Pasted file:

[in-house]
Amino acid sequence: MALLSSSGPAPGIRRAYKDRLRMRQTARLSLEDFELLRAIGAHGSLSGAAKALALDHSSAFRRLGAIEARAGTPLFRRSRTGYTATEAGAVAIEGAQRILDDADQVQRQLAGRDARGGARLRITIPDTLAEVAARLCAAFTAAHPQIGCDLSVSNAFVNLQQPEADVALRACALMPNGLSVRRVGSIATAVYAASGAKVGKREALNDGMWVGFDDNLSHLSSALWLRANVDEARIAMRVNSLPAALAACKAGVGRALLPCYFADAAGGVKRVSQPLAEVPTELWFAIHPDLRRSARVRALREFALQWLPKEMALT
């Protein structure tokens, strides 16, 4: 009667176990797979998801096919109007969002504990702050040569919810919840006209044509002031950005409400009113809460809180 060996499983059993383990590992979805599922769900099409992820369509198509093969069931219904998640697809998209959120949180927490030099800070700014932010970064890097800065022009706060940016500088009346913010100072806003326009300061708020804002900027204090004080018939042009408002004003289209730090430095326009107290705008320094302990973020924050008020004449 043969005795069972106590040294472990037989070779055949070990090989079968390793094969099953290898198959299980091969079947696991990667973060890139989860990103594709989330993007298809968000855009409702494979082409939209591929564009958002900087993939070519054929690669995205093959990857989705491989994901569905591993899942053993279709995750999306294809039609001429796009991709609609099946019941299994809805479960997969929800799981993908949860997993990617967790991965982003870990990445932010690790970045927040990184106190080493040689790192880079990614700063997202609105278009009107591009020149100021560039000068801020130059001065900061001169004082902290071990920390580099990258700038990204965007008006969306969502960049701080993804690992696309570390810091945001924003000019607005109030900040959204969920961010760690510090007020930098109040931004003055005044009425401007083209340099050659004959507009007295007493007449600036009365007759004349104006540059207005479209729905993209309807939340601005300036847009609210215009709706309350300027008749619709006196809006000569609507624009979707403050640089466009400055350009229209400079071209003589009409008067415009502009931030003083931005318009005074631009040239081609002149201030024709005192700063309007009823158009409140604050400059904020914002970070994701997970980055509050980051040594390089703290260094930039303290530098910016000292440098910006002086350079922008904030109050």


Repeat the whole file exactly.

[in-house]
Amino acid sequence: MALLSSSGPAPGIRRAYKDRLRMRQTARLSLEDFELLRAIGAHGSLSGAAKALALDHSSAFRRLGAIEARAGTPLFRRSRTGYTATEAGAVAIEGAQRILDDADQVQRQLAGRDARGGARLRITIPDTLAEVAARLCAAFTAAHPQIGCDLSVSNAFVNLQQPEADVALRACALMPNGLSVRRVGSIATAVYAASGAKVGKREALNDGMWVGFDDNLSHLSSALWLRANVDEARIAMRVNSLPAALAACKAGVGRALLPCYFADAAGGVKRVSQPLAEVPTELWFAIHPDLRRSARVRALREFALQWLPKEMALT
């Protein structure tokens, strides 16, 4: 009667176990797979998801096919109007969002504990702050040569919810919840006209044509002031950005409400009113809460809180 060996499983059993383990590992979805599922769900099409992820369509198509093969069931219904998640697809998209959120949180927490030099800070700014932010970064890097800065022009706060940016500088009346913010100072806003326009300061708020804002900027204090004080018939042009408002004003289209730090430095326009107290705008320094302990973020924050008020004449 043969005795069972106590040294472990037989070779055949070990090989079968390793094969099953290898198959299980091969079947696991990667973060890139989860990103594709989330993007298809968000855009409702494979082409939209591929564009958002900087993939070519054929690669995205093959990857989705491989994901569905591993899942053993279709995750999306294809039609001429796009991709609609099946019941299994809805479960997969929800799981993908949860997993990617967790991965982003870990990445932010690790970045927040990184106190080493040689790192880079990614700063997202609105278009009107591009020149100021560039000068801020130059001065900061001169004082902290071990920390580099990258700038990204965007008006969306969502960049701080993804690992696309570390810091945001924003000019607005109030900040959204969920961010760690510090007020930098109040931004003055005044009425401007083209340099050659004959507009007295007493007449600036009365007759004349104006540059207005479209729905993209309807939340601005300036847009609210215009709706309350300027008749619709006196809006000569609507624009979707403050640089466009400055350009229209400079071209003589009409008067415009502009931030003083931005318009005074631009040239081609002149201030024709005192700063309007009823158009409140604050400059904020914002970070994701997970980055509050980051040594390089703290260094930039303290530098910016000292440098910006002086350079922008904030109050």